Gabriel loves to cook all kinds of foods, from baking to a full roast dinner.
Bruschetta, an antipasto (starter dish) from Italy, makes a great starter or a fancy nibble—and of course, as usual, are easy to make. Typically, a large sourdough loaf would be used, but a similar bread or baguette works, too. You can top your bruschetta with anything you fancy from vegetables, cheeses, or cured meats, or simply with pesto or hummus, or even just a sliced tomato with extra olive oil and fresh herbs.
This particular bruschetta recipe is packed full of flavour and is a regular pre-Sunday lunch amuse-bouche in my home. The earthy flavour from the beetroot is a marriage with the sweet roasted peppers, which in turn love the tangy goat cheese flavour. The pesto and Parmesan add the last punch and bring all the flavours together nicely. My six-year-old enjoys making them and regularly comes up with new toppings and some wacky combinations that I won't share on this occasion. I hope you enjoy!
Make and Rate
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Serves 4 people (3 pieces each)
- 2 red peppers, roasted, skinned and chopped
- 2 medium beetroots, cooked, peeled and diced
- 100 grams goat cheese, cut or crumbled into small pieces
- 4 tbsp basil pesto
- 12 basil leaves
- 12 Parmesan, shaves
- 1 baguette or Italian loaf, sliced into twelve 1-inch-thick slices
- extremly good olive oil
- 1 large garlic clove, skinned and cut in half
- sea salt
Step 1: Roast the Red Peppers
- Preheat your oven to 250 degrees. Placing your red peppers in an oven proof dish drizzle over a little olive oil and rub in some sea salt. Roast for 30 to 40 minutes till softened. A gorgeous smell will fill the room.
- Remove from the oven, put the peppers into a dish and cover with cling film. Leave till cool enough to handle. Peel and chop the peppers ready for your bruschetta.
- You can do all this earlier in the day or even the day before and store the peppers in a container in the fridge. I use a lot of roasted peppers so I always have some in the fridge. I know some people will shame me for using an ingredient from the fridge on a bruschetta but I just top the bruschetta and warm a little under the grill and they always taste great so shame away.
Step 2: Cook the Beetroots
- While your peppers are roasting, bring a pot of water to the boil lower in the beetroots and simmer for 30 to 40 minutes.
- Once cooked, drain and steam. Leave till cool enough to handle. Peel off the skin (it will come away easily enough using a knife to peel and a fork to steady the beetroot) and dice into even sized little chunks ready to top your bruschetta.
- Again, you can do this earlier in the day or the day before. Cooked beetroot (unpeeled) will last for days in a container stored in the fridge. Oh, the shame! What can I say, I love good food and improvising.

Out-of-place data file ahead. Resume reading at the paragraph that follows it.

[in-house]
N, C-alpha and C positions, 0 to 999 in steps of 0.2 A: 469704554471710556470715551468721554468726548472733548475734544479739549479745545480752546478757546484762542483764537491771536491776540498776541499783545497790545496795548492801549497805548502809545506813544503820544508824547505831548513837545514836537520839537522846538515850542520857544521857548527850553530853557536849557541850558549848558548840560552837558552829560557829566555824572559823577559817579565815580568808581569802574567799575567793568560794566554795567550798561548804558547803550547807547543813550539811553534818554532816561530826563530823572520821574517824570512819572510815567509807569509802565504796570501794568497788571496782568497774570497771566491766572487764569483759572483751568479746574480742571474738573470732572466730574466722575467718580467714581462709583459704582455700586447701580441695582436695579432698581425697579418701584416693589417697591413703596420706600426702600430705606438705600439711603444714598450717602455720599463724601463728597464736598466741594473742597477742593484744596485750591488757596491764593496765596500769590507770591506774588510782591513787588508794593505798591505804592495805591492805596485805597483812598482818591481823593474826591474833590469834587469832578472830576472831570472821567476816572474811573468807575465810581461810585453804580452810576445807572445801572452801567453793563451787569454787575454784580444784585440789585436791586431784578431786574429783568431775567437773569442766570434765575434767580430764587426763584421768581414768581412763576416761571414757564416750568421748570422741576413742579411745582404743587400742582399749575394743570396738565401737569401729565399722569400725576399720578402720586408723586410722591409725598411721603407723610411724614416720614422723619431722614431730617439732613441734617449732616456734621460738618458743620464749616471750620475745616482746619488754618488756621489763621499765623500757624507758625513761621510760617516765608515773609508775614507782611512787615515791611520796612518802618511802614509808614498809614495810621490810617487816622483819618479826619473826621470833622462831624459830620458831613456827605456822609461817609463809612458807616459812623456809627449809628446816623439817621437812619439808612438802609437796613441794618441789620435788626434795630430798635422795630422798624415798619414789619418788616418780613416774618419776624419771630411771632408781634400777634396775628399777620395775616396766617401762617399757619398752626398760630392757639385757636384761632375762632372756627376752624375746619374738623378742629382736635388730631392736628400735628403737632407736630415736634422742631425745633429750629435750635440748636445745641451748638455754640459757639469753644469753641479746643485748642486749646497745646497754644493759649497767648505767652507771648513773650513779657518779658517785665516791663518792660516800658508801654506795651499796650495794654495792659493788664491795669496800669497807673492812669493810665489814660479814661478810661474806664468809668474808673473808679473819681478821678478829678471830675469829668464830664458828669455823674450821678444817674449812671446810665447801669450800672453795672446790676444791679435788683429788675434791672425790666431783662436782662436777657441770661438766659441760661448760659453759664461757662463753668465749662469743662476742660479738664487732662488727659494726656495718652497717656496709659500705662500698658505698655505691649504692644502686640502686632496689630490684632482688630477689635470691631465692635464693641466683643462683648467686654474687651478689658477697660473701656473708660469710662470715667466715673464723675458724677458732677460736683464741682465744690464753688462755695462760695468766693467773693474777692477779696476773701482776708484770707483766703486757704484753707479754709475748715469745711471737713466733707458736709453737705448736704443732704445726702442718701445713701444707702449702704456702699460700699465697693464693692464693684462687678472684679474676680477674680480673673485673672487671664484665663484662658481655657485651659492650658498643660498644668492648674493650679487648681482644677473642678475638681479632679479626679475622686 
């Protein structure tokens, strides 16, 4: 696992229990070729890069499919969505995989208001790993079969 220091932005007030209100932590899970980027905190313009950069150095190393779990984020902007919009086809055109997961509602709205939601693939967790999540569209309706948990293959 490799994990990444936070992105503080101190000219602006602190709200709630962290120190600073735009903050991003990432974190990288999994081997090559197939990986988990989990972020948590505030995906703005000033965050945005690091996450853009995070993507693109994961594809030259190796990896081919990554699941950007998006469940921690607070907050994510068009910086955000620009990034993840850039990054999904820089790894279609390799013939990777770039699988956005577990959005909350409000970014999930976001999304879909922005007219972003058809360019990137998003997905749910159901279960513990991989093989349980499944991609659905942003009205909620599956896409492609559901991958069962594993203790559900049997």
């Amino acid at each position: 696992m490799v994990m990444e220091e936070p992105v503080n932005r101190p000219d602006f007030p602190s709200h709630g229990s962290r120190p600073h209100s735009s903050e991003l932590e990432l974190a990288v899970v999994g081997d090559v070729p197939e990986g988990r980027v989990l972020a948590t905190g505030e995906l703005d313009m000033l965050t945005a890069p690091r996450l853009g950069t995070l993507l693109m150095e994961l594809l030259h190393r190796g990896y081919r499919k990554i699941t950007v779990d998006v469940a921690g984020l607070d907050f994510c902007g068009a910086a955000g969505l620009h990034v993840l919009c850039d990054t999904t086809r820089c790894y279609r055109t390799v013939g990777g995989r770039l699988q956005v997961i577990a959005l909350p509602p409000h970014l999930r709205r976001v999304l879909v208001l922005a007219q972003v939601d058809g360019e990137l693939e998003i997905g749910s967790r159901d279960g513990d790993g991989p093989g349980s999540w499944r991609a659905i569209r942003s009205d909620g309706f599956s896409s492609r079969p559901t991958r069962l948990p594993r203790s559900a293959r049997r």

Step 3: Assemble the Bruschetta
- Turn your grill on and place your bread slices onto a baking sheet.
- Drizzle over some olive oil and toast until golden on one side. Turn the slices over, adding a little extra olive oil. Once again toast until golden.
- Rub the cut garlic into the bread liberally on both sides.
- Sprinkle with a little sea salt. Top with the roasted red pepper.
- Add the goat cheese and the beetroot and warm a little under the grill. I like to do this as it softens the cheese a little and warms the other ingredients that I may shamefully have taken from the fridge. Keep watch; don't get distracted.
- Top with the pesto and a basil leaf. If the leaves are big, you can slice the leaf and sprinkle over.
- Using a vegetable scraper, shave the Parmesan into reasonably thick shaves and top your bread slices.
- Drizzle over a little olive oil and serve. If you are serving as a starter, why not be a bit fancy and garnish your plates with a few dots of pesto, balsamic glaze and a basil leaf.
I Use Homemade Pesto in This Recipe: Check out the Link for My Recipe
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© 2018 Gabriel Wilson
Gabriel Wilson (author) from Madeira, Portugal on November 20, 2018:
Hi Eric, you are fun lol. They are rather tasty :)
Eric Dierker from Spring Valley, CA. U.S.A. on November 19, 2018:
Not that much of a cook but I am a great eater. And this makes my mouth water. Thanks.
Gabriel Wilson (author) from Madeira, Portugal on November 18, 2018:
Thanks Peggy. You could always substitute: chopped tomatoes, diced courgette (panfried in a little butter), bacon lardons if you like meat even cured meat like chouriço works well :)
Peggy Woods from Houston, Texas on November 17, 2018:
This looks and sounds delicious. I would probably skip the beet because it is not my husband's favorite vegetable but we are both fans of the rest of the ingredients. Thanks for your recipes.